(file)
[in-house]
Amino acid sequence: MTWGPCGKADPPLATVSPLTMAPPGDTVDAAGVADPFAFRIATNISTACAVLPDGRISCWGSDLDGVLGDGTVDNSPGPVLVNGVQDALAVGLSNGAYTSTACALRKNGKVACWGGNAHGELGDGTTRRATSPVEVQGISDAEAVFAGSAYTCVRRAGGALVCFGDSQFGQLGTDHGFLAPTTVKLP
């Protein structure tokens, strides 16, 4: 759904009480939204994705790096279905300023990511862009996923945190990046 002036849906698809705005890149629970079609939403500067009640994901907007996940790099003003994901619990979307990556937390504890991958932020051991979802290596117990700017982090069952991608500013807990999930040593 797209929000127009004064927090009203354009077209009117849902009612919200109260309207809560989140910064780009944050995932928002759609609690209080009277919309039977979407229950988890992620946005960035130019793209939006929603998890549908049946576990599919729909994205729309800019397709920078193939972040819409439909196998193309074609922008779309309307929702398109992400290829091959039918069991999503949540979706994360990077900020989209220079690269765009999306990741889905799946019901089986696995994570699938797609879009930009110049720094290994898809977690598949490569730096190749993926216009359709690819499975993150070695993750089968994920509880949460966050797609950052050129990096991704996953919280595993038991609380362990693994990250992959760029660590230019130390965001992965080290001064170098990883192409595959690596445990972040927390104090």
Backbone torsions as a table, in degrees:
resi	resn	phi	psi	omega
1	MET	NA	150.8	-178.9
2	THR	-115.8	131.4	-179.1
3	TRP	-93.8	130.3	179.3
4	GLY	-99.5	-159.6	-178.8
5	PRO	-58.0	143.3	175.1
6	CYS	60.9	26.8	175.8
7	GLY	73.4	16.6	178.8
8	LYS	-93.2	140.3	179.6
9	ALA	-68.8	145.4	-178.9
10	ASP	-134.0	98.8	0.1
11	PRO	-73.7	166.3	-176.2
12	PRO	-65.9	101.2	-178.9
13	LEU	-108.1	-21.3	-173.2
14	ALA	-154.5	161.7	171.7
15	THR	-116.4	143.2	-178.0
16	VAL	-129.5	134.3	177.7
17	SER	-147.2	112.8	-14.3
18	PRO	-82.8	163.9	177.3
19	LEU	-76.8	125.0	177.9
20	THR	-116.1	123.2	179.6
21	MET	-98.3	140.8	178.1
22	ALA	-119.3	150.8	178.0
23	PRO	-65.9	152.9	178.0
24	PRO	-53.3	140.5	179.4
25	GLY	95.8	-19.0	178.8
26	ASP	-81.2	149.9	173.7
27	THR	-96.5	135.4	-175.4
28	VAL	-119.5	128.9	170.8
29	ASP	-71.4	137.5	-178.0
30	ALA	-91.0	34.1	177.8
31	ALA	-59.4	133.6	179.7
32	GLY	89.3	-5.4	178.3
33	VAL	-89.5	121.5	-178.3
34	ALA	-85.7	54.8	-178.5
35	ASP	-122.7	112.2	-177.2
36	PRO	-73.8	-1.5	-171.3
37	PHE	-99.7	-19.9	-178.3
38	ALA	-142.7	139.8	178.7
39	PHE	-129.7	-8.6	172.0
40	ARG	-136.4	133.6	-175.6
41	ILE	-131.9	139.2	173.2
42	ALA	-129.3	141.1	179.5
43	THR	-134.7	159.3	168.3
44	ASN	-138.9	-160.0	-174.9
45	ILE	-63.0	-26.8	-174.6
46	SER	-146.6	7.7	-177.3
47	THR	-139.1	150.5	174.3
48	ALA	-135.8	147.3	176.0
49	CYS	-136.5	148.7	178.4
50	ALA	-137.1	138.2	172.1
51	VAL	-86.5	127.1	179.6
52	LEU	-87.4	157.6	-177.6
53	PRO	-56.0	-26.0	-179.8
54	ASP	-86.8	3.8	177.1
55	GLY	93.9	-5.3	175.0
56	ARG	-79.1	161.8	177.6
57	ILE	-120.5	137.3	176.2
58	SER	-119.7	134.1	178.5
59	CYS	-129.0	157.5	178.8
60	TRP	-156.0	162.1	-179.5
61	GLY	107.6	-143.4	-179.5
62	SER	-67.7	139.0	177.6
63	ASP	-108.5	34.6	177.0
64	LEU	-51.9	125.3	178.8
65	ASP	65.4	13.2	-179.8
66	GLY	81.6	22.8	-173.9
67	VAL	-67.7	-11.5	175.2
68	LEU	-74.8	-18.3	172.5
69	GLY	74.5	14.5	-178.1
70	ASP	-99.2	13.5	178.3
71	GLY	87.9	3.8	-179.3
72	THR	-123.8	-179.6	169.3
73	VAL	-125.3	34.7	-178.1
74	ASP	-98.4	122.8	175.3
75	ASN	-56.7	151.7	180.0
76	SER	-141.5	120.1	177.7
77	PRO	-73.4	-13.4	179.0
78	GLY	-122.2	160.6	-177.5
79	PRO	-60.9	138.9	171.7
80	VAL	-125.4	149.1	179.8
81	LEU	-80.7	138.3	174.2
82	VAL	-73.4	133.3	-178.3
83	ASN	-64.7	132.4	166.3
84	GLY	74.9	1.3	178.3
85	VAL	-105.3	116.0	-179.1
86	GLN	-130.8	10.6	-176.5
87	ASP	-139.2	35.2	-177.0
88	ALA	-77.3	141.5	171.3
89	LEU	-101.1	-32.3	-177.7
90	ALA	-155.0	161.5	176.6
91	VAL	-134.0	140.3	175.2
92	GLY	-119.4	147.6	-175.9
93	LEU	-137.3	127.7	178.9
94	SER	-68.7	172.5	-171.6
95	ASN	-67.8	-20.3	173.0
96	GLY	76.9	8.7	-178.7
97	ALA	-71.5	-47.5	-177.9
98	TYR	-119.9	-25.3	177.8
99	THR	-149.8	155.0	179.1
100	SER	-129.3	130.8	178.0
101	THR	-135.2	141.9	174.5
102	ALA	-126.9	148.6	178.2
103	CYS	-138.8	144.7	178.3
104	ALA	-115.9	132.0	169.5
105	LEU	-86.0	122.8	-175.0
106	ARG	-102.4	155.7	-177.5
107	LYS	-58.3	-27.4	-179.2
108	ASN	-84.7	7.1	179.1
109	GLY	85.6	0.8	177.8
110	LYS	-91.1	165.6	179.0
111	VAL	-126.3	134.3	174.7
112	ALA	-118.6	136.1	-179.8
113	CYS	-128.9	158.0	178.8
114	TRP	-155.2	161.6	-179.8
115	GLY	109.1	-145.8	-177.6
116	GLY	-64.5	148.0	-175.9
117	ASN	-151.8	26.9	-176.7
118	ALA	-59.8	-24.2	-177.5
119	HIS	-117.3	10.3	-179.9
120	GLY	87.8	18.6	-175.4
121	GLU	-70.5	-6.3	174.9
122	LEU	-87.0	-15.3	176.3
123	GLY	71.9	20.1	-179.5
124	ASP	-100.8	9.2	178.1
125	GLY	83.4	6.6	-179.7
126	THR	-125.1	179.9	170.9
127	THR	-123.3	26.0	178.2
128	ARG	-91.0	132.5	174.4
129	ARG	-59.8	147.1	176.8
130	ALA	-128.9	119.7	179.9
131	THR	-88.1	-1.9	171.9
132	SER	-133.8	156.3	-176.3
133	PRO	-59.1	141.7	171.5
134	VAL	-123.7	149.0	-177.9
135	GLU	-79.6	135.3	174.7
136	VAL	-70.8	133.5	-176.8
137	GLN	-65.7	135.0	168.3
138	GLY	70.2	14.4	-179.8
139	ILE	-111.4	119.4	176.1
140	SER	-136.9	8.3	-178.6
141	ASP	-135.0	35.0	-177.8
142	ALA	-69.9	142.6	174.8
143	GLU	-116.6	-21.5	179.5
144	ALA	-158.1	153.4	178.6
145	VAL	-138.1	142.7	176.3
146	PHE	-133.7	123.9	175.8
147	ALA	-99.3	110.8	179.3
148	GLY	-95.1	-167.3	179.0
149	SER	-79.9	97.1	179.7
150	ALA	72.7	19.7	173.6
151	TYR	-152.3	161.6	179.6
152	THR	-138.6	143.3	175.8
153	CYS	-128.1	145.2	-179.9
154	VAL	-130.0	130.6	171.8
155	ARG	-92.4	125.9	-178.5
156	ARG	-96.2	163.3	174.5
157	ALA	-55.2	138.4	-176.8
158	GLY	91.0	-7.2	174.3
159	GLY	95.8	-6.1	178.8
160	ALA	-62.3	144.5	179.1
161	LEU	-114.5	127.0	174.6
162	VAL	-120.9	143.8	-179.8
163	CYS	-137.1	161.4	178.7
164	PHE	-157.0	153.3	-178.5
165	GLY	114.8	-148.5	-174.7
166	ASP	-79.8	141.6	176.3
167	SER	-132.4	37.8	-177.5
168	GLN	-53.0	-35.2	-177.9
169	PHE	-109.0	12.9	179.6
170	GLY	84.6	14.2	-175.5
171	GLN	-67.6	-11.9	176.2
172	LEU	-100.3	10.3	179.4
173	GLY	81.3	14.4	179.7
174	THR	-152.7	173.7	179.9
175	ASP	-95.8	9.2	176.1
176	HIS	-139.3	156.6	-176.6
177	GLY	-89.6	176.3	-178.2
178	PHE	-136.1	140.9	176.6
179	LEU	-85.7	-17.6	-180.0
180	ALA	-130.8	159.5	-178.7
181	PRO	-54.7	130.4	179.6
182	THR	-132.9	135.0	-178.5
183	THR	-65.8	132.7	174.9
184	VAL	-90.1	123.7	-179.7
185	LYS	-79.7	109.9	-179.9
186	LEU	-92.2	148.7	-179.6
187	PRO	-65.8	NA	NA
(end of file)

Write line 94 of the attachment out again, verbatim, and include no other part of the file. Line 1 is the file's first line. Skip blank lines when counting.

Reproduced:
89	LEU	-101.1	-32.3	-177.7